New Nuclear Build: Is it Expensive or is it Cheap?

The Energy and Climate Change select committee met this week to scrutinise plans for Britain’s nuclear new build programme. EDF Energy CEO Vincent de Rivaz gave a virtuoso performance tackling some thorny issues head on.

Reports in the mainstream media in recent days suggest the UK government is ‘Writing a blank cheque to cover construction risk.’ This was a claim made in a published letter to the Independent on Monday. However, Vincent de Rivaz refuted this in no uncertain terms saying, “We are not asking for the construction risk to be carried by consumers.” Instead, EDF Energy argues they are conducting an ‘open book’ approach with DECC, so the government is fully sighted on all the costs EDF Energy anticipates will be associated with the construction. These costs are key to the negotiations on the strike price, which will determine the price of electricity that consumers will pay, and the return on investment that investors can expect.

Is new nuclear is too expensive?
We still await the detail of the strike price, and the contract for difference, which will be published in full when negotiations are complete. However, in the absence of this fact, there has been no shortage of fiction. Again, in a blistering response to questions from MPs at the select committee today, de Rivaz emphatically denied the rumours of a strike price set at £140 as “total rubbish”. He argued that the strike price has to be auditable, transparent and the detail will be made public. However, these matters are still subject to intense negotiations.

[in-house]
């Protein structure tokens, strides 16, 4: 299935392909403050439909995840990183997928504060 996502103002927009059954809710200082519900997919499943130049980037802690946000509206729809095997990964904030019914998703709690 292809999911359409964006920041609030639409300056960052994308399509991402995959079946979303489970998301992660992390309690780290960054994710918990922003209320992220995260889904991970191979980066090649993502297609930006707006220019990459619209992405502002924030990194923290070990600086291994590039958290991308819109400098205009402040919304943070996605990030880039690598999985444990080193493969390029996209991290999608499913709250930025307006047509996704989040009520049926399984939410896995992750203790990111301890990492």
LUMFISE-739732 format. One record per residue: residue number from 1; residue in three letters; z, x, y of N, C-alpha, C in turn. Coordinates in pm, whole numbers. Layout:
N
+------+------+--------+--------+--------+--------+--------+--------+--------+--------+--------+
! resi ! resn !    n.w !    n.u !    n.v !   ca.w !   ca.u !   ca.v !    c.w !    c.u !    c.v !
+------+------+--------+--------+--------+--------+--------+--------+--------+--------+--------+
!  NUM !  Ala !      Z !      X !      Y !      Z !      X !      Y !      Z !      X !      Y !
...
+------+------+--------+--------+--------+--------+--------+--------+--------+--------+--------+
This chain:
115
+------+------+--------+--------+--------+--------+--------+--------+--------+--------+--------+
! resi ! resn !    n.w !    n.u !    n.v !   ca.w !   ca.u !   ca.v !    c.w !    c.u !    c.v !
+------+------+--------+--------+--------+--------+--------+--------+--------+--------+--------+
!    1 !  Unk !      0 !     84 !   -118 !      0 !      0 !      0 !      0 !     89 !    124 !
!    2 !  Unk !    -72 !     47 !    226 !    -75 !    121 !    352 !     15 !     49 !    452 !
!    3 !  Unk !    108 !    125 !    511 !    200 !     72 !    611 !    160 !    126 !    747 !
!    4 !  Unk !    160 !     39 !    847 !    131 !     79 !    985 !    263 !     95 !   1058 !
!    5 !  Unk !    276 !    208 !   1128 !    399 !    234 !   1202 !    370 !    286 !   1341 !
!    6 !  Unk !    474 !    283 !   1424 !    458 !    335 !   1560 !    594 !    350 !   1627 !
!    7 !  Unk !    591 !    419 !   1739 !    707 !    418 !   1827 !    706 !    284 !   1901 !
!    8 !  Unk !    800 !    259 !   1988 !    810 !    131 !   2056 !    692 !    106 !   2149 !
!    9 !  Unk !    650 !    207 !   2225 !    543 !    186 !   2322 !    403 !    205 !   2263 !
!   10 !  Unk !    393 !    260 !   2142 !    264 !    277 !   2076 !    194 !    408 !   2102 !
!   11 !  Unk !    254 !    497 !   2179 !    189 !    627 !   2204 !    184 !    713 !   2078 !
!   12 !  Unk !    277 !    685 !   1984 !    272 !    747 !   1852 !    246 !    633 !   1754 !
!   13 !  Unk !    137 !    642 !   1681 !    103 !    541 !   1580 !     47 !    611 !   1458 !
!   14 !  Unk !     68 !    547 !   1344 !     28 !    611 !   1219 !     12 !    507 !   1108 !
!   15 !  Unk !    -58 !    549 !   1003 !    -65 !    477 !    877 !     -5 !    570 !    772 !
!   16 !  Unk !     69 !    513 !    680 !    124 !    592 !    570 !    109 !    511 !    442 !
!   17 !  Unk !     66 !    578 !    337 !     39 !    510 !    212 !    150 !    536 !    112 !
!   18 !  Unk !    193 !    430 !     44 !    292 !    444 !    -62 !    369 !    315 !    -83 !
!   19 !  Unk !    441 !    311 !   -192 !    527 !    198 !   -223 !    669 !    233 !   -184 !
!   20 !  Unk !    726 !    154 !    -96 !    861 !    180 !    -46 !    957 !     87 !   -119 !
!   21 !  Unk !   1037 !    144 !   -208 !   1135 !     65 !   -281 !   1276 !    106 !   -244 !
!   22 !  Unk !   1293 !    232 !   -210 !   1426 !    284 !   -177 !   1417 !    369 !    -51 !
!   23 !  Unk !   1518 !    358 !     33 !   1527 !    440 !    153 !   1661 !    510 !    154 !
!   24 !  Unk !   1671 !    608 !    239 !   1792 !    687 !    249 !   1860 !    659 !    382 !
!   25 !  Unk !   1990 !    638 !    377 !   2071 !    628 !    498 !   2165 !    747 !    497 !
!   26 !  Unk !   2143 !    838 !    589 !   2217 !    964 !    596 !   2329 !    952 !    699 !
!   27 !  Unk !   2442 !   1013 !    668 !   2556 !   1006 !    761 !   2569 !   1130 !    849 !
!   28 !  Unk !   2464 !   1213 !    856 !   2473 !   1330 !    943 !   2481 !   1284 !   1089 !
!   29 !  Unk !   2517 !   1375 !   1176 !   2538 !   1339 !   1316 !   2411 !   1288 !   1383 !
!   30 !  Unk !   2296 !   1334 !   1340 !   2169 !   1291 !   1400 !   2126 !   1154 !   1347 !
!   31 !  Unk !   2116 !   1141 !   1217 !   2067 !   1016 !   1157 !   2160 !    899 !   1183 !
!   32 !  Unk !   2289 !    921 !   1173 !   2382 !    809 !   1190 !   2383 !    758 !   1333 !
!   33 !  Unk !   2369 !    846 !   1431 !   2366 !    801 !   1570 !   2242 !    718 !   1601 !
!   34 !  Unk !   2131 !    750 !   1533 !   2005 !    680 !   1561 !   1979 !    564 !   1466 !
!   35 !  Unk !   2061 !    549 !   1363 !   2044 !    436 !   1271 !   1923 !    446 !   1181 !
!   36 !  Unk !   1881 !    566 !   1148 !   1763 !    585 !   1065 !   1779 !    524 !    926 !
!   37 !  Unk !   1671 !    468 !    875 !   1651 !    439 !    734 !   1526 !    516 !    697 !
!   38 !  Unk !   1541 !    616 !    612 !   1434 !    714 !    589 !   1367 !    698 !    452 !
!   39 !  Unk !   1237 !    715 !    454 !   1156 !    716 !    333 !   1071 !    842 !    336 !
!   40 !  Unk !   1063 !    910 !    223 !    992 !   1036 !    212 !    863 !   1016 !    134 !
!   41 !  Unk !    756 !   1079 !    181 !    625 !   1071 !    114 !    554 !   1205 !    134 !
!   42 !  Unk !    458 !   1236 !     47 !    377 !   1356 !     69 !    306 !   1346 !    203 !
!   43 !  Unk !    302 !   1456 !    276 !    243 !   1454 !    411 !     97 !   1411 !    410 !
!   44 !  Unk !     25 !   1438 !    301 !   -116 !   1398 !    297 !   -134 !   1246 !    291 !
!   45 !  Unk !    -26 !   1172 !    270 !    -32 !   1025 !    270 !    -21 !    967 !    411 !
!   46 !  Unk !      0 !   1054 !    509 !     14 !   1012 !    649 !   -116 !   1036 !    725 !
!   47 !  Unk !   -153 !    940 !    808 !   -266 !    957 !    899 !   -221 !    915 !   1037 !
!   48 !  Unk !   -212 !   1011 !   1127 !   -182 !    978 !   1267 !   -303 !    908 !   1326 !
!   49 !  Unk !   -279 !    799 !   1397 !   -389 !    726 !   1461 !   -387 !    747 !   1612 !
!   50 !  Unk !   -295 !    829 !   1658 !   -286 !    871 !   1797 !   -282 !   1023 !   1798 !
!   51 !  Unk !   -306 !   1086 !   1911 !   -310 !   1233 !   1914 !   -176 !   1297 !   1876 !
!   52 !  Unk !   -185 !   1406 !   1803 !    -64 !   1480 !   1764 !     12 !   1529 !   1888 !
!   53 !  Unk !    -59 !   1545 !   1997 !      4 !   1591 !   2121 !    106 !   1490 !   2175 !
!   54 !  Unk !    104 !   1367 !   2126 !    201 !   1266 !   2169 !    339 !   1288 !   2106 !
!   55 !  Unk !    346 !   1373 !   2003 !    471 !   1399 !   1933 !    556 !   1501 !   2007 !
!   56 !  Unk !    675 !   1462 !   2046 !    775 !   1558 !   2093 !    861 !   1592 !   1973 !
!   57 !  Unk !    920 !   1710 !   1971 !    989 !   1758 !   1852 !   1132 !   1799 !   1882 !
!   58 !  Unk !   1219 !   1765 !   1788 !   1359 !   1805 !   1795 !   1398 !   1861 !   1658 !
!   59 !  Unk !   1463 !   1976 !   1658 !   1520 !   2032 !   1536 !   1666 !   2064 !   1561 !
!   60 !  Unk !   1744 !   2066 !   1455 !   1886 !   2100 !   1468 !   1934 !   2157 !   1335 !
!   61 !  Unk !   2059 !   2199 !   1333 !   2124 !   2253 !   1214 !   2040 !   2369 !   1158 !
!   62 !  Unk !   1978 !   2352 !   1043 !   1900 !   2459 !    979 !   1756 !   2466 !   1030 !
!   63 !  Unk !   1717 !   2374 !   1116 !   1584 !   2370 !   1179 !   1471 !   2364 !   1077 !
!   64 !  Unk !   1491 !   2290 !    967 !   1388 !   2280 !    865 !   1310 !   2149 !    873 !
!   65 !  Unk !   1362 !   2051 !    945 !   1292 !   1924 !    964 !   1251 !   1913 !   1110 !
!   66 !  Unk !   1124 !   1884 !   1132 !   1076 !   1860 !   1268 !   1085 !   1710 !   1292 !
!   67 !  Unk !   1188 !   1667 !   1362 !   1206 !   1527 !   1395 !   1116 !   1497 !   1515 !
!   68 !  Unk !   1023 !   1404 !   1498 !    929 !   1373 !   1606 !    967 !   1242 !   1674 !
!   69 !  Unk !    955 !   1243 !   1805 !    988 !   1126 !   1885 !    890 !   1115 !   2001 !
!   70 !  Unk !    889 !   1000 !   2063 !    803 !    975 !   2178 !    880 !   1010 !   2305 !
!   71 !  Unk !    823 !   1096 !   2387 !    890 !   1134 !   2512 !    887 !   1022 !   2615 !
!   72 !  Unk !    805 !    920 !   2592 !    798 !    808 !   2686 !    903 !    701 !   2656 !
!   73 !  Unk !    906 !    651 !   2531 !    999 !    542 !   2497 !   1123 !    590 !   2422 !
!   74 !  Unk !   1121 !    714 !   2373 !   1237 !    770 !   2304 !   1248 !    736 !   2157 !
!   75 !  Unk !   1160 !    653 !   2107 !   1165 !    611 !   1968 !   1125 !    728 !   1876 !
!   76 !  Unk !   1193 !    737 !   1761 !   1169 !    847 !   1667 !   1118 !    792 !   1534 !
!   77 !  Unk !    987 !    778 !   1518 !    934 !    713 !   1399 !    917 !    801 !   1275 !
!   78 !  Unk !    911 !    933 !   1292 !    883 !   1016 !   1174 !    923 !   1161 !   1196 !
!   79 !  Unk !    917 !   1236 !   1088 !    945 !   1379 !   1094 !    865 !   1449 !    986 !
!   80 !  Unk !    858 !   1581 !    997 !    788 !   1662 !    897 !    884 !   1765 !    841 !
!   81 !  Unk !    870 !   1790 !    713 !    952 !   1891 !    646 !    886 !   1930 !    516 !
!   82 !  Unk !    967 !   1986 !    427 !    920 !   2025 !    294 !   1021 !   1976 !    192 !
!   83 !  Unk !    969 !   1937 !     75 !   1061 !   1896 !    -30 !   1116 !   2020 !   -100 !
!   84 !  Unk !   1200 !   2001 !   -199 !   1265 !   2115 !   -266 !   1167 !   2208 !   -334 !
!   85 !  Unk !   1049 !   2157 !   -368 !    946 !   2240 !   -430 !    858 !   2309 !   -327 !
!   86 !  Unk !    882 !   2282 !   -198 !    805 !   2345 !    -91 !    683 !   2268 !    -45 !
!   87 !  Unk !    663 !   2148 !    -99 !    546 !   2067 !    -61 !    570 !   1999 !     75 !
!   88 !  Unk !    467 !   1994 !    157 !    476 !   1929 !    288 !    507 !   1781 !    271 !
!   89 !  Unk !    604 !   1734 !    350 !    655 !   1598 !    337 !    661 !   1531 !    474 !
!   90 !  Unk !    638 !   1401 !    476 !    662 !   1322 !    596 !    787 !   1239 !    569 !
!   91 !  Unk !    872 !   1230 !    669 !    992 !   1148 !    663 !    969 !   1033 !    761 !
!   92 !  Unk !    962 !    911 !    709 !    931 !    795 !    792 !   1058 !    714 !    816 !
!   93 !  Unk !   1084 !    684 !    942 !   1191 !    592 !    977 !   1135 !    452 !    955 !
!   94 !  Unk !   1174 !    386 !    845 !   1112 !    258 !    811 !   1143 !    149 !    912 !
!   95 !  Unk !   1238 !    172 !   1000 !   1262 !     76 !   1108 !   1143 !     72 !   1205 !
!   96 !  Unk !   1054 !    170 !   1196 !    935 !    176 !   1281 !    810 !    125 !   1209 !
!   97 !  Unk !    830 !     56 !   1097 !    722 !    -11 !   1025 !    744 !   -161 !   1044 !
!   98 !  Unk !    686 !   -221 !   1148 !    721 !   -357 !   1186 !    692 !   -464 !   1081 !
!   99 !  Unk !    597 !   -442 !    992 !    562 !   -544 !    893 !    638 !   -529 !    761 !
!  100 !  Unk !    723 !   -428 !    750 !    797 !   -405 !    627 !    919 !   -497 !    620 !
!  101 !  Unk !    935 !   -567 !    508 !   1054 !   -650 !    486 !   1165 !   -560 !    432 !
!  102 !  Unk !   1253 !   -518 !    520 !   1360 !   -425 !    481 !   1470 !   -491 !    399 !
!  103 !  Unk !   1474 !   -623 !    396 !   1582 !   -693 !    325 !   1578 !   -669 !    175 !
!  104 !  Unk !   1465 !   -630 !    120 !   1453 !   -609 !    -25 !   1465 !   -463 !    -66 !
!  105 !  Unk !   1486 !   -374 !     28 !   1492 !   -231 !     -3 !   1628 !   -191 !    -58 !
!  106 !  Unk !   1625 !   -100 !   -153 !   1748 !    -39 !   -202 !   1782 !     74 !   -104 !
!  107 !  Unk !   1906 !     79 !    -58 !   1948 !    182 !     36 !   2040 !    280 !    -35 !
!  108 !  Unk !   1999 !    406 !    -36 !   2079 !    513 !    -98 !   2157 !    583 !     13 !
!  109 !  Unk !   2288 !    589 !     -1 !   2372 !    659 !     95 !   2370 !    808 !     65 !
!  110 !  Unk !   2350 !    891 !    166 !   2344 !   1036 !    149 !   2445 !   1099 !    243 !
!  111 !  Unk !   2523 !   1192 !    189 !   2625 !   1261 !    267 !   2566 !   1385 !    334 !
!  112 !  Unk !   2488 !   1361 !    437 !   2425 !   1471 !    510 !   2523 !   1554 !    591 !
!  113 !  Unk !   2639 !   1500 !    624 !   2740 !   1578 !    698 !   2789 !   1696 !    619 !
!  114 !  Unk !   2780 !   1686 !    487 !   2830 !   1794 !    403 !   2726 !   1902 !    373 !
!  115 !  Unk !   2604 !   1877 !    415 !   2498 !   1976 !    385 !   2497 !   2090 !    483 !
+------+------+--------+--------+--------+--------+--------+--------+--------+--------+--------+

As de Rivaz pointed out, “We are on the brink of delivering an infrastructure project similar in scale to the London Olympics. We are poised to deliver immense benefits in terms of jobs, skills and economic growth – locally and nationally…But like all investors in capital intensive infrastructure projects we need to have a compelling business case. In this respect our final investment decision requires more progress to be made.” Given a specific question by one of the MPs on exactly what assurances EDF Energy needed from government, the one word answer was, ‘stability’. Whatever government agrees to now, this has to be cast iron otherwise private capital will not invest. The risk of future governments trying to move the goal posts for political reasons was of course a central justification for the Infrastructure Planning Commission being independent from government ministers.

One thing is certain: Costs of decommissioning will be borne by the operator. Detailed proposals for the funded decommissioning plan have been submitted to DECC, as required by legislation in the Energy Act 2008. However, how exactly the fund will work is one of the key points being ironed out ahead of EDF Energy’s final investment decision. But as de Rivaz stated explicitly in the hearing, “EDF Energy will pay 100 per cent of the costs associated with decommissioning and management of waste associated with Hinkley Point C”. As required by the Energy Act 2008, the private sector will ensure that new nuclear power stations will have secure financing arrangements in place to meet the costs of decommissioning and waste management and disposal costs.